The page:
Here are the steps for ray tracing for lenses:
1. Draw a diagram showing the position of the lens and the location of the object.
2. Draw three rays emanating from the top, middle, and bottom of the object.
3. Draw the first ray parallel to the optical axis and predict its path after it passes through the lens using the lens equation.
4. Draw the second ray through the center of the lens and predict its path after it passes through the lens using the lens equation.
5. Draw the third ray through the focal point of the lens and predict its path after it passes through the lens using the lens equation.
6. Determine the location of the image by finding the intersection of the three rays.
7. Determine the size and orientation of the image by comparing the object and the image.
Convex Lenses:
• An incident ray traveling parallel to the principal axis is refracted through the focus.
• An incident ray passing through the focus refracts through the lens and travels parallel to the principal axis.
• Incident rays that travel through the center point of the lens pass undeflected.

Taken from Wikimedia Commons

Concave Lenses:
• An incident ray traveling parallel to the axis refracts through the lens and travels in line with the focal point.
• An incident ray passing through the focal point refracts through the lens and travels parallel to the principal axis.
• Incident rays that travel through the center point of the lens pass undeflected.

Taken from Wikimedia Commons

The Equations of Lenses

Lens and mirrors use the same equations! Just keep in mind that:
• Converging optical devices(+f): concave mirrors and convex lenses
• Diverging optical devices(-f): convex mirrors and concave lenses
Some simulations to check out for lenses and mirrors:

Practice Problems๐งฉ

1. A plane mirror produces an image that is:
A) real, inverted, and larger than the object.
B) real, upright, and the same size of the object.
C) real, upright, and smaller than the object.
D) virtual, inverted, and smaller than the object.
E) virtual, upright, and the same size as the object.
2. An object is located 0.20 meters from a converging lens which has a focal length of 0.15 meters. Relative to the object, the image formed by the lens will be:
A) real, erect, smaller
B) real, inverted, smaller
C) real, inverted, larger
D) virtual, erect, larger
E) virtual, inverted, smaller
3. A narrow beam of monochromatic light enters a lens parallel to the optic axis, as shown in the accompanying diagram. Which arrow best represents the direction of the light after leaving the lens?
A) A
B) B
C) C
D) D
E) E
4. A beam of light traveling in glass (n_gngโ๏ปฟ = 1.5) strikes a boundary with air (n_anaโ๏ปฟ = 1.0) at point P. The angle of incidence is 60ยฐ as shown in the diagram. Which ray would best indicate the beamโs path after point P?
A) A
B) B
C) C
D) D
E) E
5. An object is placed 10 cm in front of the center of a concave curved mirror with a radius of curvature of 10 cm. About how far from the mirror will the real image of the object be formed?
A) 0 cm
B) 5 cm
C) 10 cm
D) 20 cm
E) No image is formed
6. A diverging lens produces an image of a real object. This image is
A) virtual, larger than the object, and upright
B) virtual, smaller than the object, and upright
C) virtual, smaller than the object, and inverted
D) real, smaller than the object, and inverted
7. An illuminated object is placed 0.30 meter from a lens whose focal length is โ0.15 meter. The image is
A) inverted, real, and 0.30 meter from the lens on the opposite side from the object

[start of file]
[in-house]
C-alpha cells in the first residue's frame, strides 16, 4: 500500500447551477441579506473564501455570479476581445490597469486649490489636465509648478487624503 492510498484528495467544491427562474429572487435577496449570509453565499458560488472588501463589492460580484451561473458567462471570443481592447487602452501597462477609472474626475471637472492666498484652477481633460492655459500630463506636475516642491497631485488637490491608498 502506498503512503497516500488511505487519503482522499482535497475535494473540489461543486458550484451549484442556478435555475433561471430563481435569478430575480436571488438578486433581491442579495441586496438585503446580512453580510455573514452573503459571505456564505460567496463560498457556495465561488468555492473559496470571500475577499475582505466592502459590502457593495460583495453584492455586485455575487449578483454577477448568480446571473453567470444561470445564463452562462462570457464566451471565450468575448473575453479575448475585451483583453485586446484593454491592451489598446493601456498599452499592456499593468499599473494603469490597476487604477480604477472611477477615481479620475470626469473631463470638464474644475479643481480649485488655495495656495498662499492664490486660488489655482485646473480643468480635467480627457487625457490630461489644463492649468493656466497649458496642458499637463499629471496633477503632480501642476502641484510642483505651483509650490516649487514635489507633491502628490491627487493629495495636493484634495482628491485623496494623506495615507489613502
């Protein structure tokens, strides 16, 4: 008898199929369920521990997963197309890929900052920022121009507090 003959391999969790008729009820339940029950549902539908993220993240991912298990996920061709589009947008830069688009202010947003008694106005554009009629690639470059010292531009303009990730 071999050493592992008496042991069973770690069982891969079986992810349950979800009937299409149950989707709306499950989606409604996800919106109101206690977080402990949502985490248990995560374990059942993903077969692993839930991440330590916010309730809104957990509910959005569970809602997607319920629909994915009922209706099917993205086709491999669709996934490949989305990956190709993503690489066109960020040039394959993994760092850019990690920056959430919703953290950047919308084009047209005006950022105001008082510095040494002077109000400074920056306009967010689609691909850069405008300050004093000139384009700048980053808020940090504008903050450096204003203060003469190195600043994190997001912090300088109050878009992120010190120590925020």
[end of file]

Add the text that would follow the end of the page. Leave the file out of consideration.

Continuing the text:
B) upright, virtual, and 0.30 meter from the lens on the opposite side from the object
C) upright, real, and 0.10 meter from the lens on the same side as the object
D) upright, virtual, and 0.10 meter from the lens on the same side as the object
Use the Figure above for questions 8 and 9. An object O is located at point P to the left of a converging lens, as shown in the figure. F_1F1โ๏ปฟ and F_2F2โ๏ปฟ are the focal points of the lens.
8. If the focal length of the lens is 0.40 m and point P is 0.30 m to the left of the lens, where is the image of the object located?
A) 1.2 m to the left of the lens B) 0.17 m to the left of the lens C) At the lens D) 0.17 m to the right of the lens E) 1.2 m to the right of the lens
9. Which of the following characterizes the image when the object is in the position shown?
A) Real, inverted, and smaller than the object B) Real, upright, and larger than the object C) Real, inverted, and larger than the object D) Virtual, upright, and larger than the object E) Virtual, upright, and smaller than the object
10. A physics student places an object 6.0 cm from a converging lens of focal length 9.0 cm. What is the magnitude of the magnification of the image produced?
A) 0.6
B) 1.5
C) 2.0
D) 3.0
E) 3.6

1. E: Plane mirrors always makes virtual, same size, upright images
2. C: Using the math, 1/f = 1/do + 1/di, and M = โ di / do โฆ di +0.6 M = โ 3 โฆ
3. E: A horizontal beam approaching a converging lens bends and converges through the focal point
4. E: Generally when we go from moreโless we should always check the critical angle first rather than assuming the ray will refract and bend away. Choice D might be correct, but not until we first check the critical angle for total internal reflection. Use ni sin ฮธc = nr sin (90), ni=1.5, nr=1ฮธc = 41.8ยฐ. Since our incoming angle (60) is larger than the critical angle, total internal reflection will occur and you will get choice E.
5. C: The focal point is = R/2. Then use the math 1/f = 1/do + 1/di โฆ and di = 10
6. E: Fact about diverging lens.
7. D: Using the math, 1/f = 1/do + 1/di, and M = โ di / do โฆ di = โ 0.10 m, M = +0.33
8. A: Using the math, 1/f = 1/do + 1/di, di = โ1.2. Its virtual so its on the same side as the object, which puts the image on the left side of the lens
9. D: This is a magnifying glass, which can be memorized or the math can be done to prove the answer
10. D: Using the math, 1/f = 1/do + 1/di, di = โ18 โฆ then M = โ di / do โฆ M = 3

Browse Study Guides By Unit
๐งUnit 1 โ Fluids
๐ฅUnit 2 โ Thermodynamics
โก๏ธUnit 3 โ Electric Force, Field, & Potential
๐กUnit 4 โ Electric Circuits
๐งฒUnit 5 โ Magnetism & Electromagnetic Induction
๐Unit 6 โ Geometric & Physical Optics
โ๏ธUnit 7 โ Quantum, Atomic, & Nuclear Physics
๐Big Reviews: Finals & Exam Prep